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    Relationship Buster 1: The Loss of Intimacy

    Excerpted from
    Why Men Fall Out of Love: What Every Woman Needs to Understand
    By Michael French

    For most young men, the desire for sex is driven by their testosterone, a fascination with the female anatomy, and a need to be accepted both by a woman and their own peer group. Being "normal" and a fear of being left out drive adolescent behavior and values, but ultimately have little to do with a young man's happiness and deeper self-esteem. In order to avoid the whole stressful enterprise of an intimate relationship, for which they might not be prepared, a lot of adolescents prefer hanging out in coed groups or just enjoying the opposite sex as friends. Boys may want sex for exploration and pleasure, but most shy away from the emotional attachments and implicit promises that women believe come with physical intimacy.

    For men, even as adults, sex raises as many questions as it answers about what they, and women, really want. A lot of men feel it's their role to make women happy by being great lovers, and that technique rules-hut women have a different point of view. Women, especially the under-thirty generation, want sex as much as, maybe more than, men. It's a statement of liberation, pleasure, and control. Ultimately, however, they don't want just performance or pleasure, or even control; they want intimacy. Being a great (and lasting) lover is about being open, giving, and vulnerable. It's about allowing a woman to fuse her identity with a man's for a sublime moment, and a man fusing his identity with hers.

    The problem for many men is that they don't understand the emotional language of women, and often women, perhaps out of fear of being exploited, or believing that men can't really be that clueless, do little to translate that language. If you really love me, women think, you'll figure it out. But a lot of men I interviewed haven't figured it out. That's why they do a lot of guessing, and make assumptions about women that are often wrong. In terms of intimacy or its prelude, men may observe the rules of romance because they know it's what women expect, but forever the conquerors, what they really believe, especially younger men, is that penis size or superior technique or a seductive atmosphere is what translates into "success." Popular culture reinforces that idea. Yet other men I interviewed knew that awareness and concern for their partner's feelings, and finding an emotional connection through sex, were as important for them as they were for women.

    Just as women can be difficult to read because they're not revealing, men can be hard to decode because they're not comfortable with their own emotional circuitry. They know what they should be feeling, but for a variety of reasons, as the stories in this book will show, can't quite express it because they're feeling something else. Men are usually drawn into relationships by personality and physical appearance, and while women deliberately cultivate that attraction, they like to believe that the man who falls in love with them is falling in love with more than their personality, beauty, or sex appeal. A man is right for her because he's uncovered her essence, and understands and loves her like no one else has. But not all men manage this transition from "attraction" to "falling in love" with sincerity and sensitivity. To bridge that gap, they become skillful at small deceptions. It's their way of getting what they want-sex-without giving a woman what she wants - sex and commitment.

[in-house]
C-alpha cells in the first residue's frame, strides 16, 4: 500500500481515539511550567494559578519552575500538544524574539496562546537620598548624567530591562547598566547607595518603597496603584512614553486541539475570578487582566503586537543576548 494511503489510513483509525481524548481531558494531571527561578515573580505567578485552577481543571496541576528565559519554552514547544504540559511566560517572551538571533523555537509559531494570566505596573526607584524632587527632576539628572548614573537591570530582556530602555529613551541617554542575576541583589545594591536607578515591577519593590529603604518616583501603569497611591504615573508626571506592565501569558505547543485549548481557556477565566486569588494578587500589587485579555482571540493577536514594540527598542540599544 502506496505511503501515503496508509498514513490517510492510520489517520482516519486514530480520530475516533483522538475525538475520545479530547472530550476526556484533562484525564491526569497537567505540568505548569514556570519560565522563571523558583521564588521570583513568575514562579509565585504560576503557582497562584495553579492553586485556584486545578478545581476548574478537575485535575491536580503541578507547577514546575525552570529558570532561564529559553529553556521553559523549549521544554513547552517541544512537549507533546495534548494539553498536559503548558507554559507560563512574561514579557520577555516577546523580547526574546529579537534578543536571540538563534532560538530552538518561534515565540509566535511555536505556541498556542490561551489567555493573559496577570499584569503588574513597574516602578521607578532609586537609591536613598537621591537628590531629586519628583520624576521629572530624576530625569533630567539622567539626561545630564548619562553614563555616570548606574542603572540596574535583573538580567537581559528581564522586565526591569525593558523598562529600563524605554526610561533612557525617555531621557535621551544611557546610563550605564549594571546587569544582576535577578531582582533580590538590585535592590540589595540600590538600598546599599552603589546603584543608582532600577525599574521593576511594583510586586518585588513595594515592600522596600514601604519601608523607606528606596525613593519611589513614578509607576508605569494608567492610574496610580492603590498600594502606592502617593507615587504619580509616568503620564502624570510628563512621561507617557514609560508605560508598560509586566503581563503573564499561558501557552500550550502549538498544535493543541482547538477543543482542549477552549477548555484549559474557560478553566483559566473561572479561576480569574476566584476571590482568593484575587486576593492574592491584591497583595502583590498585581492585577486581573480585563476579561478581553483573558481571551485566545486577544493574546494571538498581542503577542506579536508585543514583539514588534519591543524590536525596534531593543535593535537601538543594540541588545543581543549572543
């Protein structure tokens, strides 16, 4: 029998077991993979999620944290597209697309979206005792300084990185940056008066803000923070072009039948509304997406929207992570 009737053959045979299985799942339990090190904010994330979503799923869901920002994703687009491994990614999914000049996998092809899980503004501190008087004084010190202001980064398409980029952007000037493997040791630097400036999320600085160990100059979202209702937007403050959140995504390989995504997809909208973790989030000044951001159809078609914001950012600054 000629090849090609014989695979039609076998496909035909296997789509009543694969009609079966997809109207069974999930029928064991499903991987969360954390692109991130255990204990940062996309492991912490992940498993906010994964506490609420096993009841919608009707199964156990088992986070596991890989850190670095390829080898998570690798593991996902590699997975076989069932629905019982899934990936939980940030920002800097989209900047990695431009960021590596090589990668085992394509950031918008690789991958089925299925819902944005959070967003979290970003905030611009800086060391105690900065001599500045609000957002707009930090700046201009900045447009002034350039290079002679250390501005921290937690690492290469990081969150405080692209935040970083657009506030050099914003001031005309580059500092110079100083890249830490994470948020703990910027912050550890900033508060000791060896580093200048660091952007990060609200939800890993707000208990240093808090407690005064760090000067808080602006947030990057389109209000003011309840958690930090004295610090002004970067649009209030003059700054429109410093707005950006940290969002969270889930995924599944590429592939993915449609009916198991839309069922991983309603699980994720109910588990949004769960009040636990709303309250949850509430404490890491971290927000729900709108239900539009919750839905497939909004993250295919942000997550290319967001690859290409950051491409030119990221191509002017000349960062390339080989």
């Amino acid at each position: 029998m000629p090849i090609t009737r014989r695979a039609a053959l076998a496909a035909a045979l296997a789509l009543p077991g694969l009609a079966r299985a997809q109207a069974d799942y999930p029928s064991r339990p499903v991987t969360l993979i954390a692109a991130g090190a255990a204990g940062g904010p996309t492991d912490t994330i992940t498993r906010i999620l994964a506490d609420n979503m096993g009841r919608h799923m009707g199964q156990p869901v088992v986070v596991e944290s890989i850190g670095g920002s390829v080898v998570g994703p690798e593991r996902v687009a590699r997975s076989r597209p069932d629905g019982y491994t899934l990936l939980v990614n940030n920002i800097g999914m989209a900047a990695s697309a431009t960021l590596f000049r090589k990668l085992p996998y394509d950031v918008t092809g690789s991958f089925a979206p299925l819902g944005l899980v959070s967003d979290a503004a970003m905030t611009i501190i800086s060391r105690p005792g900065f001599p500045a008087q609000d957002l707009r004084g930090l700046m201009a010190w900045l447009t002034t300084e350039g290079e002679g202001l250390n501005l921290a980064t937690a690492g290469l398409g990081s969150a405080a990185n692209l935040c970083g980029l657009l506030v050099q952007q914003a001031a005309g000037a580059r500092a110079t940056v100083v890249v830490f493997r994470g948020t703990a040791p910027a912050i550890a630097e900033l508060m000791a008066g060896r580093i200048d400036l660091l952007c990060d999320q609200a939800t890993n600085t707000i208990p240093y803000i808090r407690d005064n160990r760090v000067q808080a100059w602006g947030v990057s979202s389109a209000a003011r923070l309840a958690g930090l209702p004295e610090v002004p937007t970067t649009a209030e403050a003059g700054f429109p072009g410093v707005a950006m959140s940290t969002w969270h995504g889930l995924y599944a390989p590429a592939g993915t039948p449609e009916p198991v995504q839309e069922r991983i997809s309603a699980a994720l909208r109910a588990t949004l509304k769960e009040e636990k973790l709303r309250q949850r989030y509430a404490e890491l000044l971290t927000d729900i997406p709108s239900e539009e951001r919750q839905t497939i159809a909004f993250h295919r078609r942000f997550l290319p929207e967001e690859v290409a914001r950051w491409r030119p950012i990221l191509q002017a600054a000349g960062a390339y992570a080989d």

Alexander Payne's dark comedy Sideways is about two old college friends, Miles and Jack, who take a trip through California wine country one week before Jack's wedding. Women and sex are never far from their thoughts. Miles and particularly Jack lie so often and in so many little ways, to themselves and to the women they meet, that the audience wonders if they're even aware of ethical issues. They presumably know lying is wrong, but it's just part of who they are, and often necessary, in their minds, to accomplish their objectives. They rationalize that life for a man can be pretty rough, so they're entitled to take some ethical shortcuts. Jack and Miles also lie for empowerment in the sense that they know they're "getting away with something." The egos of many men, and the strictures of masculinity, are based on the premise that a man must succeed at all costs, even if it means stretching the truth.

    The two stories that follow illustrate not only how differently men and women view sex, but how sex and emotional intimacy can first bind (and blind) a relationship convincingly, creating the feeling that it will go on forever, then, seemingly for no reason, tear it apart with gale-force winds.

    Other themes covered in this section include:

    • Why intimacy is ultimately just as important to men as it is to women.

    • Mow sexual acceptance and rejection for men and women are inevitably tied to self-love and childhood issues, even. when they're not aware of the emotional triggers

    • How sex becomes the inevitable battleground when other forms of communication break down and, conversely, when sex deteriorates or disappears, so do other forms of communication.

    • How men, when their relationships crumble, escape into sex with other partners to avoid pain and self-examination, and to feel better about themselves.

    • Why men and women subconsciously seek out partners with certain attributes, even negative ones, that reflect characteristics of their caregivers.

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